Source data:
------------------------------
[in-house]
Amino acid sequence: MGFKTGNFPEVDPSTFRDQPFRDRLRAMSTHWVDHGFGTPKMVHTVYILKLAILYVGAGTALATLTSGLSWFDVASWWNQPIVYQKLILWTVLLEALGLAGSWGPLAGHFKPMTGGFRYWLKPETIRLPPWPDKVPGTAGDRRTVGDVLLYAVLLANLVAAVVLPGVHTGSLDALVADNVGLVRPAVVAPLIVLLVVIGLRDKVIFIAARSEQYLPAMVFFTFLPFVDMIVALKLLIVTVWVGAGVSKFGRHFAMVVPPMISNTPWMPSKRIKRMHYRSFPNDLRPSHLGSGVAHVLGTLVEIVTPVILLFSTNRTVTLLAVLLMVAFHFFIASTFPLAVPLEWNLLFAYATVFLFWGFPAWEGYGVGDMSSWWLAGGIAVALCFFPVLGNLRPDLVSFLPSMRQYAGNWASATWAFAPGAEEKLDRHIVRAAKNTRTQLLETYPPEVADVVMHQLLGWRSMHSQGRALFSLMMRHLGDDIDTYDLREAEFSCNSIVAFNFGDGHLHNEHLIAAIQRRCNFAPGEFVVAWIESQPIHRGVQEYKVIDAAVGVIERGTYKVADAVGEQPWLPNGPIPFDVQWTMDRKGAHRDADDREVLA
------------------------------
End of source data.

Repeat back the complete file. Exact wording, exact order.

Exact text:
[in-house]
Amino acid sequence: MGFKTGNFPEVDPSTFRDQPFRDRLRAMSTHWVDHGFGTPKMVHTVYILKLAILYVGAGTALATLTSGLSWFDVASWWNQPIVYQKLILWTVLLEALGLAGSWGPLAGHFKPMTGGFRYWLKPETIRLPPWPDKVPGTAGDRRTVGDVLLYAVLLANLVAAVVLPGVHTGSLDALVADNVGLVRPAVVAPLIVLLVVIGLRDKVIFIAARSEQYLPAMVFFTFLPFVDMIVALKLLIVTVWVGAGVSKFGRHFAMVVPPMISNTPWMPSKRIKRMHYRSFPNDLRPSHLGSGVAHVLGTLVEIVTPVILLFSTNRTVTLLAVLLMVAFHFFIASTFPLAVPLEWNLLFAYATVFLFWGFPAWEGYGVGDMSSWWLAGGIAVALCFFPVLGNLRPDLVSFLPSMRQYAGNWASATWAFAPGAEEKLDRHIVRAAKNTRTQLLETYPPEVADVVMHQLLGWRSMHSQGRALFSLMMRHLGDDIDTYDLREAEFSCNSIVAFNFGDGHLHNEHLIAAIQRRCNFAPGEFVVAWIESQPIHRGVQEYKVIDAAVGVIERGTYKVADAVGEQPWLPNGPIPFDVQWTMDRKGAHRDADDREVLA